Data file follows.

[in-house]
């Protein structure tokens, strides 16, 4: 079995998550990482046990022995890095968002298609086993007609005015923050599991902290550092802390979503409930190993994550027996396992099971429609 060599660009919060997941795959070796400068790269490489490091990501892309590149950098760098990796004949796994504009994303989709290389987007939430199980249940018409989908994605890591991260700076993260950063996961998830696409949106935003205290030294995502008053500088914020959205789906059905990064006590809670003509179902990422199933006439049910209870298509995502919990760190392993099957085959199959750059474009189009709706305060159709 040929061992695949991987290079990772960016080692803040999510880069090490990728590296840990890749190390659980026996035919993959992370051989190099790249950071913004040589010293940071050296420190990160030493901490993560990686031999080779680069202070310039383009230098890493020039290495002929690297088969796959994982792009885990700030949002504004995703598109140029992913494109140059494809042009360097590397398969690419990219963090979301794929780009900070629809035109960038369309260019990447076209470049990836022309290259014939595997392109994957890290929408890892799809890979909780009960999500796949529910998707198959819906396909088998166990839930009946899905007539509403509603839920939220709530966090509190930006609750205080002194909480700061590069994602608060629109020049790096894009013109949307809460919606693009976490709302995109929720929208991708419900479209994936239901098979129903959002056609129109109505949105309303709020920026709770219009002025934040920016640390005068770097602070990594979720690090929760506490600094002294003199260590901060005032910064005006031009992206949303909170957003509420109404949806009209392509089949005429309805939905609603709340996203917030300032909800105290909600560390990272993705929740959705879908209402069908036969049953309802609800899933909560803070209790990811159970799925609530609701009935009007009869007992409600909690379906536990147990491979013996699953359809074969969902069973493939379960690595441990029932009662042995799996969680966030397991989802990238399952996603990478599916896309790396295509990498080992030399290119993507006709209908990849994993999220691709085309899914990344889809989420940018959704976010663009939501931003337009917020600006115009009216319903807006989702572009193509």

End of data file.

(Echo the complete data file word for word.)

[in-house]
């Protein structure tokens, strides 16, 4: 079995998550990482046990022995890095968002298609086993007609005015923050599991902290550092802390979503409930190993994550027996396992099971429609 060599660009919060997941795959070796400068790269490489490091990501892309590149950098760098990796004949796994504009994303989709290389987007939430199980249940018409989908994605890591991260700076993260950063996961998830696409949106935003205290030294995502008053500088914020959205789906059905990064006590809670003509179902990422199933006439049910209870298509995502919990760190392993099957085959199959750059474009189009709706305060159709 040929061992695949991987290079990772960016080692803040999510880069090490990728590296840990890749190390659980026996035919993959992370051989190099790249950071913004040589010293940071050296420190990160030493901490993560990686031999080779680069202070310039383009230098890493020039290495002929690297088969796959994982792009885990700030949002504004995703598109140029992913494109140059494809042009360097590397398969690419990219963090979301794929780009900070629809035109960038369309260019990447076209470049990836022309290259014939595997392109994957890290929408890892799809890979909780009960999500796949529910998707198959819906396909088998166990839930009946899905007539509403509603839920939220709530966090509190930006609750205080002194909480700061590069994602608060629109020049790096894009013109949307809460919606693009976490709302995109929720929208991708419900479209994936239901098979129903959002056609129109109505949105309303709020920026709770219009002025934040920016640390005068770097602070990594979720690090929760506490600094002294003199260590901060005032910064005006031009992206949303909170957003509420109404949806009209392509089949005429309805939905609603709340996203917030300032909800105290909600560390990272993705929740959705879908209402069908036969049953309802609800899933909560803070209790990811159970799925609530609701009935009007009869007992409600909690379906536990147990491979013996699953359809074969969902069973493939379960690595441990029932009662042995799996969680966030397991989802990238399952996603990478599916896309790396295509990498080992030399290119993507006709209908990849994993999220691709085309899914990344889809989420940018959704976010663009939501931003337009917020600006115009009216319903807006989702572009193509």